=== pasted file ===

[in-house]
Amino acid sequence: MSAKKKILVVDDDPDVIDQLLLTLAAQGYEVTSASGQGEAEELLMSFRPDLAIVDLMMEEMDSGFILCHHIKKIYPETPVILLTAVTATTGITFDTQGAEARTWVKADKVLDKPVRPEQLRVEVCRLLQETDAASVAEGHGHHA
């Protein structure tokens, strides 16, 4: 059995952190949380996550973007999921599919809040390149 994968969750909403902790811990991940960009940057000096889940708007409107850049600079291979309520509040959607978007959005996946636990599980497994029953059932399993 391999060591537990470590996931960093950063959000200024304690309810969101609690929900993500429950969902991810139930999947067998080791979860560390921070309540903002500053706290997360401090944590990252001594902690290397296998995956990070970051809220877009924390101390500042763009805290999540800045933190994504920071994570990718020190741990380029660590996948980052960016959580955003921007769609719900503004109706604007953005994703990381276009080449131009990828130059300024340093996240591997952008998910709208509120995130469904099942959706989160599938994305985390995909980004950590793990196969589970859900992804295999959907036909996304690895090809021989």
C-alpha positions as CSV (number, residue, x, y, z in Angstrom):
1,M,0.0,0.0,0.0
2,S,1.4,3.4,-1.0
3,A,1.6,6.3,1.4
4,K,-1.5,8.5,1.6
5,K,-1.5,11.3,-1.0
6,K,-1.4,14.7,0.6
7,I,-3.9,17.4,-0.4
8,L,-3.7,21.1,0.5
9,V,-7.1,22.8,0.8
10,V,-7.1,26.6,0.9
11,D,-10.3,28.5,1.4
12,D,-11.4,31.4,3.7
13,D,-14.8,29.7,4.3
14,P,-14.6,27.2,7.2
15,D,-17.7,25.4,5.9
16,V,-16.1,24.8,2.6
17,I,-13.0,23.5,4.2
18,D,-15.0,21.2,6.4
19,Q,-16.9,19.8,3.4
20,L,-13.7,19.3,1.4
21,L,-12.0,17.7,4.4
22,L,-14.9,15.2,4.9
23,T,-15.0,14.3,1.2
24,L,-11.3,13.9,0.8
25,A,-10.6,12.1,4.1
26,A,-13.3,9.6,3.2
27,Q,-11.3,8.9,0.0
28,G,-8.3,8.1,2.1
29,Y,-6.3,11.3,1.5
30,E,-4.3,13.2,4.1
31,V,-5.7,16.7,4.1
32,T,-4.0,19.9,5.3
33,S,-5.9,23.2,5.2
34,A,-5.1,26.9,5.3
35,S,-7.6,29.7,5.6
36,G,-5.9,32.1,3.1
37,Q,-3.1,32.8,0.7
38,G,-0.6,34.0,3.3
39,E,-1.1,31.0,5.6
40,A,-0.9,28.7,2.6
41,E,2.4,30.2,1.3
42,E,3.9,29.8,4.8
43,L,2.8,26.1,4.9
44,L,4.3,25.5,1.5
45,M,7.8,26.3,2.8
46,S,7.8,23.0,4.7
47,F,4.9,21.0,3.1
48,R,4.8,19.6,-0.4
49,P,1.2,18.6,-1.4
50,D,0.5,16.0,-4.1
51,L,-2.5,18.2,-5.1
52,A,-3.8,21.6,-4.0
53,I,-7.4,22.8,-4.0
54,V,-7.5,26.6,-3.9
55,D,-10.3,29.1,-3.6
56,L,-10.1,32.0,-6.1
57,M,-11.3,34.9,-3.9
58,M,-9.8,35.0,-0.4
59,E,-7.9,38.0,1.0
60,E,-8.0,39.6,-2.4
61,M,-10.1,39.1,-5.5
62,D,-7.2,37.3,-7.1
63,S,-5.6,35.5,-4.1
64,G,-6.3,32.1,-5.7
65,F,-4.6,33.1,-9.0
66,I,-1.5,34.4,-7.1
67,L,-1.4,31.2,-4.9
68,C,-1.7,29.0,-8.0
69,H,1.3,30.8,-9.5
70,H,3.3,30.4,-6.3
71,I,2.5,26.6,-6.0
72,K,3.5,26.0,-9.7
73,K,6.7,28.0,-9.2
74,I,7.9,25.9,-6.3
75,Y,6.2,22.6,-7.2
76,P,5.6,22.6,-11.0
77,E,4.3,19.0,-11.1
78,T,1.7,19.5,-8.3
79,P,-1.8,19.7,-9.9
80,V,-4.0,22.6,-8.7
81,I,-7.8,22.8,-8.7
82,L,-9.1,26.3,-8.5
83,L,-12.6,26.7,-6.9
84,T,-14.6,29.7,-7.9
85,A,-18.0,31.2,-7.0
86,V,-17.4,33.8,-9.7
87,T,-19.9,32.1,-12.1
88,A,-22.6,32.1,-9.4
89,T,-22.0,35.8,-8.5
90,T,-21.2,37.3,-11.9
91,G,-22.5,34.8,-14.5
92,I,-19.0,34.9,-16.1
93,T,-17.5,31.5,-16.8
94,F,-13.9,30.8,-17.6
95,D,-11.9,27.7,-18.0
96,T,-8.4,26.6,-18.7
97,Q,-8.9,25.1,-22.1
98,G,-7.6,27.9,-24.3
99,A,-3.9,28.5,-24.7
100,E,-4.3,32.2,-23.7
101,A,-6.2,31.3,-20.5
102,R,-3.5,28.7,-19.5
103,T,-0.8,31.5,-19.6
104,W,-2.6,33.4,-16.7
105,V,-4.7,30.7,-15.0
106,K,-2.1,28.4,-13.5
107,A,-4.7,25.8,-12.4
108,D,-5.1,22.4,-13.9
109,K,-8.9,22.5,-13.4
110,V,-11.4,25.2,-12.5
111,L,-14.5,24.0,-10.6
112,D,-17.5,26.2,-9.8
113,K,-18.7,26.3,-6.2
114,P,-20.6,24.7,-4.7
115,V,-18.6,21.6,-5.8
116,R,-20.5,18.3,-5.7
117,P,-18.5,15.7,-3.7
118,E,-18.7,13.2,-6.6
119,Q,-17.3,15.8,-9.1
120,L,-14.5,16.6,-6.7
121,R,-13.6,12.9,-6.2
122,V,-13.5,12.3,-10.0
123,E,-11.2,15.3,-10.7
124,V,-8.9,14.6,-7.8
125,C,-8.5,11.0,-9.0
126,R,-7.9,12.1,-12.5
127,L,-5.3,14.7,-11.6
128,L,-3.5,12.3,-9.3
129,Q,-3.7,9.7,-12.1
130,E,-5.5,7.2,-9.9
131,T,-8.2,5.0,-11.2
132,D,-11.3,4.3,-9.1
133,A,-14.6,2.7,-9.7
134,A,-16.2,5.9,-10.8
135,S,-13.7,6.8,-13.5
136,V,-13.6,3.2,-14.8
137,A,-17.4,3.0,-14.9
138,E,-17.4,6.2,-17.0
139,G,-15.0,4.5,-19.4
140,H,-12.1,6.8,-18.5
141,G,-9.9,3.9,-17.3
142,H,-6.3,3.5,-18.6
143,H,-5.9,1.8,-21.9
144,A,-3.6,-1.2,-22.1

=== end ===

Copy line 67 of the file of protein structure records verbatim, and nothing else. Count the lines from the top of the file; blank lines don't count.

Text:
63,S,-5.6,35.5,-4.1